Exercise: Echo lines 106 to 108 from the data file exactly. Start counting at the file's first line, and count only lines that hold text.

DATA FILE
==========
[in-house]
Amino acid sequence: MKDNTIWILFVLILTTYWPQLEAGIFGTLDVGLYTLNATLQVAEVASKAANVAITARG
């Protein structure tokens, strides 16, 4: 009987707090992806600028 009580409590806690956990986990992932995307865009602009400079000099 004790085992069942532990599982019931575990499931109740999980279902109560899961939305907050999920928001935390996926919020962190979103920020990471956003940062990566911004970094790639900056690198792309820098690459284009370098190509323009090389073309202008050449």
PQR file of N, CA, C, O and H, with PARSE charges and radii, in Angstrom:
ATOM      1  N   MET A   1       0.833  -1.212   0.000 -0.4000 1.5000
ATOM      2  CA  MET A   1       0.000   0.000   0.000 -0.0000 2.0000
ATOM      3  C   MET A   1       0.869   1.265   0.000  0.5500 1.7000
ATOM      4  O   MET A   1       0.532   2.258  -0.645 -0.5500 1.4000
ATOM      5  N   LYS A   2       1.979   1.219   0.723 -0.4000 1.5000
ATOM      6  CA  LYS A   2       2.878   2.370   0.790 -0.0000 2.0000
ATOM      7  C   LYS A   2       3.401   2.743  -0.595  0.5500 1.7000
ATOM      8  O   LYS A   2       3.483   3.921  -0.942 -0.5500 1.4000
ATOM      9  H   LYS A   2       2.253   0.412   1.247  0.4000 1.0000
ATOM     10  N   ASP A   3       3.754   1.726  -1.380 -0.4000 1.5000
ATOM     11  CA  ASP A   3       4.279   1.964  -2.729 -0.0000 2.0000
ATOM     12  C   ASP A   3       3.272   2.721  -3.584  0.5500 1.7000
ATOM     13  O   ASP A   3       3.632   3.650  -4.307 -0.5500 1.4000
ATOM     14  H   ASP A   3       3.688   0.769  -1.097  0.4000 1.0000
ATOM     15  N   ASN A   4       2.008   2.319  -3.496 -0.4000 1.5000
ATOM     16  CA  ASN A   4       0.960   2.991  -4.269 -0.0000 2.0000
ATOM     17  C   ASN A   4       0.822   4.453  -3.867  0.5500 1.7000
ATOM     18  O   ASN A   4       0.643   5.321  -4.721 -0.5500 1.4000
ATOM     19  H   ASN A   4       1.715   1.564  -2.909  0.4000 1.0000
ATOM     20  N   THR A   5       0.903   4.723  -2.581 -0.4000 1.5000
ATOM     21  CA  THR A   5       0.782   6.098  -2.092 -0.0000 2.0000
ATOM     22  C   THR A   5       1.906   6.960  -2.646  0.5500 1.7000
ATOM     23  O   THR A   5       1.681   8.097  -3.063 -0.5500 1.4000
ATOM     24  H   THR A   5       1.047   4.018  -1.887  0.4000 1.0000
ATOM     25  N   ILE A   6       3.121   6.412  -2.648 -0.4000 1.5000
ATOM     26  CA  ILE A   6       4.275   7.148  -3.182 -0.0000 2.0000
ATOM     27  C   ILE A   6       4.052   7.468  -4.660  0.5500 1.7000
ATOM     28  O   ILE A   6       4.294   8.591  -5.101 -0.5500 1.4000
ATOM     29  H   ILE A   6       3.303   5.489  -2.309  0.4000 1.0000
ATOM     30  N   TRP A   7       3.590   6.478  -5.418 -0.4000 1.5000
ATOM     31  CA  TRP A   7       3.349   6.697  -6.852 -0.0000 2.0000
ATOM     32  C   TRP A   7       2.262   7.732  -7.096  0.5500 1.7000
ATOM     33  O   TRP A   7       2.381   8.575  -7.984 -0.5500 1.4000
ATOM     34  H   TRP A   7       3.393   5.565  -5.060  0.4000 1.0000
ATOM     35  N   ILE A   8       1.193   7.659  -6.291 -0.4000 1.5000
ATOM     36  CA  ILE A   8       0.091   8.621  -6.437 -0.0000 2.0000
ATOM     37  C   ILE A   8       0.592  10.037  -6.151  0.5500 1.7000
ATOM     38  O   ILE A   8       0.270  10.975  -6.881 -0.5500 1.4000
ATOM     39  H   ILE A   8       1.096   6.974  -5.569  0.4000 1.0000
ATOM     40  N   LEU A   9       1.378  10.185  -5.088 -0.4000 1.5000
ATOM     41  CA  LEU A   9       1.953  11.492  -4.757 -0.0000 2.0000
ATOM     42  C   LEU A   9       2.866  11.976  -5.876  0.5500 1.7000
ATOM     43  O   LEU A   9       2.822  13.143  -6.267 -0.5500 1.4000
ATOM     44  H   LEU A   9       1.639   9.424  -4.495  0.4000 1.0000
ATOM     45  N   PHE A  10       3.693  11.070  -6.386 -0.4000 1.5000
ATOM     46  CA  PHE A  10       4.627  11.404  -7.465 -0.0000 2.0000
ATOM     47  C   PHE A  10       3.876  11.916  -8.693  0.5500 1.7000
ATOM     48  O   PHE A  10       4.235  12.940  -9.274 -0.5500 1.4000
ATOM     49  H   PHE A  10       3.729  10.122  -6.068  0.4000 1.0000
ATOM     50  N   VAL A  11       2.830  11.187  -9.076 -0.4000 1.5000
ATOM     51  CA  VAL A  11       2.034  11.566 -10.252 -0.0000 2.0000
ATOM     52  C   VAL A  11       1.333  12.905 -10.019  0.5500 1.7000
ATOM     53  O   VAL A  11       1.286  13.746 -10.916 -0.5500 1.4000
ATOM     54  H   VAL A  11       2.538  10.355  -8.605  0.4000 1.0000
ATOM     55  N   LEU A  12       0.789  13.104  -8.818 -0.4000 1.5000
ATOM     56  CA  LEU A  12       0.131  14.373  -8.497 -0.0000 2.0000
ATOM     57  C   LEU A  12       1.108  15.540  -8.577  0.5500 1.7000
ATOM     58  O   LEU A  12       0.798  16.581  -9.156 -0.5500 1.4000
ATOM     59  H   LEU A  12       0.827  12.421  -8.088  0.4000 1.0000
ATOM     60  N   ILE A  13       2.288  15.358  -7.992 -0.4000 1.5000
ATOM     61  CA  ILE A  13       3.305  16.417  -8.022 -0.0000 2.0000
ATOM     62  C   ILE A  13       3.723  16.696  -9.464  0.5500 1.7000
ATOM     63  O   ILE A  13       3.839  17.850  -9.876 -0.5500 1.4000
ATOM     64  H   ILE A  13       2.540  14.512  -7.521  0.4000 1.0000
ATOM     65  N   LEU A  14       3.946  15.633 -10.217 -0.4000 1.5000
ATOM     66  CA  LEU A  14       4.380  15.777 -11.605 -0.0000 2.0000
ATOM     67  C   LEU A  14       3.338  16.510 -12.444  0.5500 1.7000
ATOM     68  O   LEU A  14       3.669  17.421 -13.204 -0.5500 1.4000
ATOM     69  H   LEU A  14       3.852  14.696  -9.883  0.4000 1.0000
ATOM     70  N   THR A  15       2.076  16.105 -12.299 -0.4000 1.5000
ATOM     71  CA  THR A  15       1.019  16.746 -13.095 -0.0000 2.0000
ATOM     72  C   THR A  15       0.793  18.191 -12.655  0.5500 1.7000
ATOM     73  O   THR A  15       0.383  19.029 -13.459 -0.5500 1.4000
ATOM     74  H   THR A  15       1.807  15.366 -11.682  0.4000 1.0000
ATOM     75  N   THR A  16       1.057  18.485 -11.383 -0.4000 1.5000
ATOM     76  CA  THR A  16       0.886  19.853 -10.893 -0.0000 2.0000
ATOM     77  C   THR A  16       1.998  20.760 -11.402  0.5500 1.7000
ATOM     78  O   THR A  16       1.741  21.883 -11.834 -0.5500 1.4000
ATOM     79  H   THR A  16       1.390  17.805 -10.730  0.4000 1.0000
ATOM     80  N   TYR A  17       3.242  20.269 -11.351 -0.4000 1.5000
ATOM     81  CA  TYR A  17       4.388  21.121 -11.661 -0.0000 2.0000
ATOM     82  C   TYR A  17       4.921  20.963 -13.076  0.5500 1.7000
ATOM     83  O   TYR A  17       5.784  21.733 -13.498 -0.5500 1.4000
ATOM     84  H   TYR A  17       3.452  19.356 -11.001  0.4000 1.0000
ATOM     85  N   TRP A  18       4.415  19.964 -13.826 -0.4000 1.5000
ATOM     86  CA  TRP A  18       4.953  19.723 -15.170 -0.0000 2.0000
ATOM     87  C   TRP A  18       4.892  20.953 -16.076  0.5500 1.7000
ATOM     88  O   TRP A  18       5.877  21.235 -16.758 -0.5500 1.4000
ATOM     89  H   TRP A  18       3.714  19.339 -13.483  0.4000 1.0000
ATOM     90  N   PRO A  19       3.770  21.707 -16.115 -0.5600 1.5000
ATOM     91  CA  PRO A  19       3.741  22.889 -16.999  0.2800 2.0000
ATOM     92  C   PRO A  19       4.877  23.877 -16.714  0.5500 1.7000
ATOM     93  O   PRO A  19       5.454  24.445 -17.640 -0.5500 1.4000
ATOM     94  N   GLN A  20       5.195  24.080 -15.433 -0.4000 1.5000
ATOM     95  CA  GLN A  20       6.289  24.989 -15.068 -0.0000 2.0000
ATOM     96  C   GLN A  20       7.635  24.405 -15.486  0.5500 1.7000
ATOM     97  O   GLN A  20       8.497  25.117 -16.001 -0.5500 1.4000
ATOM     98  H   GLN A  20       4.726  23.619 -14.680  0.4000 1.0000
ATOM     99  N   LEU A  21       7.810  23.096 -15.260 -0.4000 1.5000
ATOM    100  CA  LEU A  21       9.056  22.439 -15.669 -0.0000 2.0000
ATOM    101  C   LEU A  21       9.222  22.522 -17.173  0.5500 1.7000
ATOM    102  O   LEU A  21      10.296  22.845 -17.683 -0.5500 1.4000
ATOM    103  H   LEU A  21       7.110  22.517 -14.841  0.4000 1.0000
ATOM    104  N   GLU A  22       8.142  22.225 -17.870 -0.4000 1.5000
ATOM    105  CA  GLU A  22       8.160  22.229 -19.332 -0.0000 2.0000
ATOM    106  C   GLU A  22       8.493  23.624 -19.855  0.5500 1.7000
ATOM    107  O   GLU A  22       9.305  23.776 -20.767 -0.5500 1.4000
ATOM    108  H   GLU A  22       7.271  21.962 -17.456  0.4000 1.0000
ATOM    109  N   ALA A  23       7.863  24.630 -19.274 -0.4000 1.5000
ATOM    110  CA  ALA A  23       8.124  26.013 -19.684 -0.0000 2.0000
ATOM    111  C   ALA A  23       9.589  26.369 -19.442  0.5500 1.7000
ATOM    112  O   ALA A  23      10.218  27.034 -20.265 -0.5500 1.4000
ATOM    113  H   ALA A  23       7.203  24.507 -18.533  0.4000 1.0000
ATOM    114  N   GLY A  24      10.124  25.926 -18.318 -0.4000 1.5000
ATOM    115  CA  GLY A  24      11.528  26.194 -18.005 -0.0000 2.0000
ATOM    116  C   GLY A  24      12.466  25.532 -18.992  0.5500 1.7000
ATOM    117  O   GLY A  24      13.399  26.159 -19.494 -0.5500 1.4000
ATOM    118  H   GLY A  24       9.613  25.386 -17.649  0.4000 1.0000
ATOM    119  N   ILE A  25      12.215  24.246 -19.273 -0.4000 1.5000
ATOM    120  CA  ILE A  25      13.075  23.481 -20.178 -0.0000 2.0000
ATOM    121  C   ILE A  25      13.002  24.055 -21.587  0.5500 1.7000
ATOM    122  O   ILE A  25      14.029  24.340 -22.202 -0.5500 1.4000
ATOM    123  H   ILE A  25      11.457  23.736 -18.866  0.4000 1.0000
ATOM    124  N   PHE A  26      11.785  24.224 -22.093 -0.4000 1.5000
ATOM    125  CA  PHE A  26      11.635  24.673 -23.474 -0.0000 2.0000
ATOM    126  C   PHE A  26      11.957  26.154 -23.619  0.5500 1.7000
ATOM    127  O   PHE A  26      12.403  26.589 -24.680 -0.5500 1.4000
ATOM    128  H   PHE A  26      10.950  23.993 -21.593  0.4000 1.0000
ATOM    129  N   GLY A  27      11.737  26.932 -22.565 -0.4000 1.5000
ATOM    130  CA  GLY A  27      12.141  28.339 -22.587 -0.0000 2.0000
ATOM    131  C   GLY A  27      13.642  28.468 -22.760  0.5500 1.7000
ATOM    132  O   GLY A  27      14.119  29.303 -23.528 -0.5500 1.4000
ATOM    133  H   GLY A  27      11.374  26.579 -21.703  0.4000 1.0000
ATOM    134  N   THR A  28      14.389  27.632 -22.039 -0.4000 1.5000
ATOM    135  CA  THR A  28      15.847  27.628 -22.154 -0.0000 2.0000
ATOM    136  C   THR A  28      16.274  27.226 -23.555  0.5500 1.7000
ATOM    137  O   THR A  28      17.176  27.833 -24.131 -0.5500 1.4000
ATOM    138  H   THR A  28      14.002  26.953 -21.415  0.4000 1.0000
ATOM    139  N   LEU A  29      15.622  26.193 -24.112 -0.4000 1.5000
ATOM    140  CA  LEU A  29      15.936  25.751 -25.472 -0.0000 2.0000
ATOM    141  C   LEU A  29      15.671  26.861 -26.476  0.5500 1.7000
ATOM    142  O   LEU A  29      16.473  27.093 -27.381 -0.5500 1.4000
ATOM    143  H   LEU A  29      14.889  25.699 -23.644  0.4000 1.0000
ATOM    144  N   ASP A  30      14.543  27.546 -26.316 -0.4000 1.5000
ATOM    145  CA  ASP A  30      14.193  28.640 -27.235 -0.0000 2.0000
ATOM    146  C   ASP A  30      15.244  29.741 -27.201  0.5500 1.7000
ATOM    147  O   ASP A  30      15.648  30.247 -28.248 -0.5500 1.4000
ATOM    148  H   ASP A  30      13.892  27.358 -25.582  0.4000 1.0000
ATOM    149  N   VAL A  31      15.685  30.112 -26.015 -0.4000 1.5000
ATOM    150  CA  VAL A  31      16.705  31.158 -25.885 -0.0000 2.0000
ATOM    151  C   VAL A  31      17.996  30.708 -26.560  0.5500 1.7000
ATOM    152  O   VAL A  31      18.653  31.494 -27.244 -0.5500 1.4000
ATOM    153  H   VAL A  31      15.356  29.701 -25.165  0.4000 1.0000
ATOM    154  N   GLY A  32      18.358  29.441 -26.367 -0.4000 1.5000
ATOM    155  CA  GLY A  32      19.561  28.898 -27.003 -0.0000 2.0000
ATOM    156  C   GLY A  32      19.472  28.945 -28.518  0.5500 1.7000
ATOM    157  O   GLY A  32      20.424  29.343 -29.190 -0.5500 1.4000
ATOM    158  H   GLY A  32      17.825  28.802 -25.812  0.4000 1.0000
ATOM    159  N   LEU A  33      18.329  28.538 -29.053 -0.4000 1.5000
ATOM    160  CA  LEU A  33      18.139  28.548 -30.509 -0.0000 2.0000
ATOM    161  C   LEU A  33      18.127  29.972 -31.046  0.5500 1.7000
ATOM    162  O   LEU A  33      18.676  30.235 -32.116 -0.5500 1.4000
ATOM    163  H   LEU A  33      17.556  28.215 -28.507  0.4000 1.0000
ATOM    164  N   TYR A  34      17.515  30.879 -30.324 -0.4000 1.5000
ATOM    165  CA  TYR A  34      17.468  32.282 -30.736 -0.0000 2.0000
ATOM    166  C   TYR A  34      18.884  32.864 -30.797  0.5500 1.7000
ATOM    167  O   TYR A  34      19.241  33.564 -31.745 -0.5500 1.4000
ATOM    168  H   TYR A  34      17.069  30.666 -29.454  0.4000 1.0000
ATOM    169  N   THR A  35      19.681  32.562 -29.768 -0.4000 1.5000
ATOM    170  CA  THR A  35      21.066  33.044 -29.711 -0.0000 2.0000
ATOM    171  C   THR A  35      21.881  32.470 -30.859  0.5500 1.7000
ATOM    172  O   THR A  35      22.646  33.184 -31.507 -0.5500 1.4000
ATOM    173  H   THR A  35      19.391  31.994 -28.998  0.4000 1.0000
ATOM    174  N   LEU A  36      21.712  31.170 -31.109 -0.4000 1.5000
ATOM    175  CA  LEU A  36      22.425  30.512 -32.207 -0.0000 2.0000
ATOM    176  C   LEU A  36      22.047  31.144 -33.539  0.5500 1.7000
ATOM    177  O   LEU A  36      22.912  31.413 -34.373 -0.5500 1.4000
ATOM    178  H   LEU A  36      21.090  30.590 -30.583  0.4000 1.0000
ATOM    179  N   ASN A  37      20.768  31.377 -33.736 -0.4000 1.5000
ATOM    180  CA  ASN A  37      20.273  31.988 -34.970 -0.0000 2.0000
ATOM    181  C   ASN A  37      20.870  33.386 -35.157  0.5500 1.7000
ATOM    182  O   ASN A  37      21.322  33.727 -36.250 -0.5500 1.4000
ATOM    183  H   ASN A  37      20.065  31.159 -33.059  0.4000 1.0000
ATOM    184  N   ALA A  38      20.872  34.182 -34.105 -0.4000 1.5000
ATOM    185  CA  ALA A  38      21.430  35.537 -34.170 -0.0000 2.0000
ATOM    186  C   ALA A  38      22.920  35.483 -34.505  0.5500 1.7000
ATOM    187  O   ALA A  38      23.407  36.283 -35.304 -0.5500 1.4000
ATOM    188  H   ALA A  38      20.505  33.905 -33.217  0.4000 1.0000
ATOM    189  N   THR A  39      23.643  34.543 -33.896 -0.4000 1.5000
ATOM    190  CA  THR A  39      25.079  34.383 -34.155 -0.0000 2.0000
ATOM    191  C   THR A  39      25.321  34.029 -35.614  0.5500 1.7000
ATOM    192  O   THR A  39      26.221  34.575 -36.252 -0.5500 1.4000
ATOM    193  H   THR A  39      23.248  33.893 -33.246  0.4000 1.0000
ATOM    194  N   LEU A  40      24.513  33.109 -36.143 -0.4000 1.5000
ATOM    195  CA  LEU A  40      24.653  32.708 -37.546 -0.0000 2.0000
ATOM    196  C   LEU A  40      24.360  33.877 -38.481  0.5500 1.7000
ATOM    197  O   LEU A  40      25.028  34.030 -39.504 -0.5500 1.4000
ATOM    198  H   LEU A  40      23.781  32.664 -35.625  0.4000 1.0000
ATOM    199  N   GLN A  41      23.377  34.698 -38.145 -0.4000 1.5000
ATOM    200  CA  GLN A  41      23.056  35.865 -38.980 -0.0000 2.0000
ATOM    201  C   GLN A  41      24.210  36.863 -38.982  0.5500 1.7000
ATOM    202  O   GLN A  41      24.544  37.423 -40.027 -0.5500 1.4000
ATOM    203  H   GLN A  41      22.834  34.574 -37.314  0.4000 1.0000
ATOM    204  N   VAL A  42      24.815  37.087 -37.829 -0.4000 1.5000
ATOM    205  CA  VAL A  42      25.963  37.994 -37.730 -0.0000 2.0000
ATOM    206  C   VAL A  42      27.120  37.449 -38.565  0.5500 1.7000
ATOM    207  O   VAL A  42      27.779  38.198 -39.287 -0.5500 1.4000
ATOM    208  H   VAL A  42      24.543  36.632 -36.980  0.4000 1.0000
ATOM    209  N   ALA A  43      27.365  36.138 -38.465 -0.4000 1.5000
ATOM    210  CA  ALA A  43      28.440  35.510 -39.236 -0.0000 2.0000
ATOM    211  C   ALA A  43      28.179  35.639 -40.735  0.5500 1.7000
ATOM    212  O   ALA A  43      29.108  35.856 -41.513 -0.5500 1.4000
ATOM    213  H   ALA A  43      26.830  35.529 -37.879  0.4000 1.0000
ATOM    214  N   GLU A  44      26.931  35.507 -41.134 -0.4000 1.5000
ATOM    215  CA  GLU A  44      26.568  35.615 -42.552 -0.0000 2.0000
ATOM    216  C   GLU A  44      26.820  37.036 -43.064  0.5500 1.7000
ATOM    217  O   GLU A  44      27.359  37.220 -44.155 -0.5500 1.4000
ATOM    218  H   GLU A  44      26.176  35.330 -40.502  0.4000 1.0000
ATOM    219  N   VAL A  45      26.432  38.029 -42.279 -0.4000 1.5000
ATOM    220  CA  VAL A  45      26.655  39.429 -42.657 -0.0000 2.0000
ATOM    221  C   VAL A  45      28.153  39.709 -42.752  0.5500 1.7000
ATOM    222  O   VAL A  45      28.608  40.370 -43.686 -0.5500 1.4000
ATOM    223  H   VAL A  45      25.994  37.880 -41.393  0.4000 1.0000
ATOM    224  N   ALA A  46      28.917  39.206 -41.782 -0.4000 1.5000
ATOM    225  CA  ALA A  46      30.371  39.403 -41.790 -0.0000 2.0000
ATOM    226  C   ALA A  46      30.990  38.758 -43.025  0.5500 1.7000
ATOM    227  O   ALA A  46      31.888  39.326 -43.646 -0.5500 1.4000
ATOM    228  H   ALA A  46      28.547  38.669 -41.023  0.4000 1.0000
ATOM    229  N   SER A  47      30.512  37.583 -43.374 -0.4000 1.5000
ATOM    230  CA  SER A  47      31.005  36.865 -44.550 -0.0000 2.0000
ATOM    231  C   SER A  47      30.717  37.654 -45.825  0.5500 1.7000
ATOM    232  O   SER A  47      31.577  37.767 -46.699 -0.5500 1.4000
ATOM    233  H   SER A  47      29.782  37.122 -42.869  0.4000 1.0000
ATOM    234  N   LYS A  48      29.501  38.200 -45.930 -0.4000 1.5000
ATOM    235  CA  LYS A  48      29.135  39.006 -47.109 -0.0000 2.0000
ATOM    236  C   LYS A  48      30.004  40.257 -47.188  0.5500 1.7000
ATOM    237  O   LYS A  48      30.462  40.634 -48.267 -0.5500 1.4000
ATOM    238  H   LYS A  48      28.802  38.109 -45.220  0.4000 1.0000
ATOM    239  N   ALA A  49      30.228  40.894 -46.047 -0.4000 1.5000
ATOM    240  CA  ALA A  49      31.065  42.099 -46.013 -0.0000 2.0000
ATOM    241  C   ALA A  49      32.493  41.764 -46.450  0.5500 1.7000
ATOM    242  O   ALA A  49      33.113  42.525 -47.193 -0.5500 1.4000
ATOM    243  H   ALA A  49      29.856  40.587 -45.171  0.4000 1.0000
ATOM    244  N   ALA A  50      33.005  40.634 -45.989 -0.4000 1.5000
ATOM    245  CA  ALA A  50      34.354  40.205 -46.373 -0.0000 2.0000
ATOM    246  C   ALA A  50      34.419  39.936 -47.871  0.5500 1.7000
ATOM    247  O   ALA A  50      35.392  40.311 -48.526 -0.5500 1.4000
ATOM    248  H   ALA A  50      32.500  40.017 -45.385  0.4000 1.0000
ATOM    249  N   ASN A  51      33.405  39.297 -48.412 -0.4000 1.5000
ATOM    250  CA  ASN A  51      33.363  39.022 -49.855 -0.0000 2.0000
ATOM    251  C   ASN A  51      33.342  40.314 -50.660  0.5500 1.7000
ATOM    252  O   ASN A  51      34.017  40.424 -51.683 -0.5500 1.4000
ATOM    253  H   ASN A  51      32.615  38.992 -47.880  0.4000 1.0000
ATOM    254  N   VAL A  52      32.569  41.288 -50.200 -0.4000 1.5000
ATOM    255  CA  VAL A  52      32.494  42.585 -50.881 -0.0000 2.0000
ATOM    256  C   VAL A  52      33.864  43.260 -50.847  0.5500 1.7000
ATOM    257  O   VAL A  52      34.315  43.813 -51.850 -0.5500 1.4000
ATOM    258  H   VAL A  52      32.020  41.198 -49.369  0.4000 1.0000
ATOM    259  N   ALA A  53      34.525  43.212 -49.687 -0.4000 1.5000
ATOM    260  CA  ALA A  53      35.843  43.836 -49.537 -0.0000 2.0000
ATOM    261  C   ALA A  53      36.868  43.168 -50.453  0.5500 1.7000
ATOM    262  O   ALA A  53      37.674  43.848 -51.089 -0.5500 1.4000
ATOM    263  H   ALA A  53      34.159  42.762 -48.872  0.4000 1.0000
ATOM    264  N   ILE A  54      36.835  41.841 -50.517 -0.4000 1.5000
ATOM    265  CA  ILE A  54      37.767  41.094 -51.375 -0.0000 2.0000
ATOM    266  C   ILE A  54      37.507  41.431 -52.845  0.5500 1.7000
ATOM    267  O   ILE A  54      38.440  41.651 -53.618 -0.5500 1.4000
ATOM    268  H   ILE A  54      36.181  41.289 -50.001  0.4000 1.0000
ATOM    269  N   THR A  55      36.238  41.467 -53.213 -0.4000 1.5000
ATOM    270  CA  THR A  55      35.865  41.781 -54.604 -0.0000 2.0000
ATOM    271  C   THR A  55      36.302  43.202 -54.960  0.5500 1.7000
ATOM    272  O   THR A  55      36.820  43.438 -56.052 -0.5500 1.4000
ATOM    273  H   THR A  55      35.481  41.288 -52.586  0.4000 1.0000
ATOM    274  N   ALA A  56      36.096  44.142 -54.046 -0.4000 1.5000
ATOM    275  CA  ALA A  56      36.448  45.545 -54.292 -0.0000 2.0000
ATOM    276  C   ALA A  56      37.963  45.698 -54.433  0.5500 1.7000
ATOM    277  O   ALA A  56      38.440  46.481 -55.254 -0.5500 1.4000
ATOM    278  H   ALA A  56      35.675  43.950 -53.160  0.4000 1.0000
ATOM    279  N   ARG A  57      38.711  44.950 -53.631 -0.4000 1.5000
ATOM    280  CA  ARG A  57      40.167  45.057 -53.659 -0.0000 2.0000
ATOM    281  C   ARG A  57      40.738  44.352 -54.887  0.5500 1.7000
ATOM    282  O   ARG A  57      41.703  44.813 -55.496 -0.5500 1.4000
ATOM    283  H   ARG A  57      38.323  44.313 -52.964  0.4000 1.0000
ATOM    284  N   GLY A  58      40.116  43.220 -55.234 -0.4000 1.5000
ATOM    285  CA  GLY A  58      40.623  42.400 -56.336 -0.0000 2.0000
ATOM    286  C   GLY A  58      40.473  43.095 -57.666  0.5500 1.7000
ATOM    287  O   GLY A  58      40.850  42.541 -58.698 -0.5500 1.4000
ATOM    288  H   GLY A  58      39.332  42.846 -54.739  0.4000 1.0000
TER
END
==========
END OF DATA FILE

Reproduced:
ATOM    102  O   LEU A  21      10.296  22.845 -17.683 -0.5500 1.4000
ATOM    103  H   LEU A  21       7.110  22.517 -14.841  0.4000 1.0000
ATOM    104  N   GLU A  22       8.142  22.225 -17.870 -0.4000 1.5000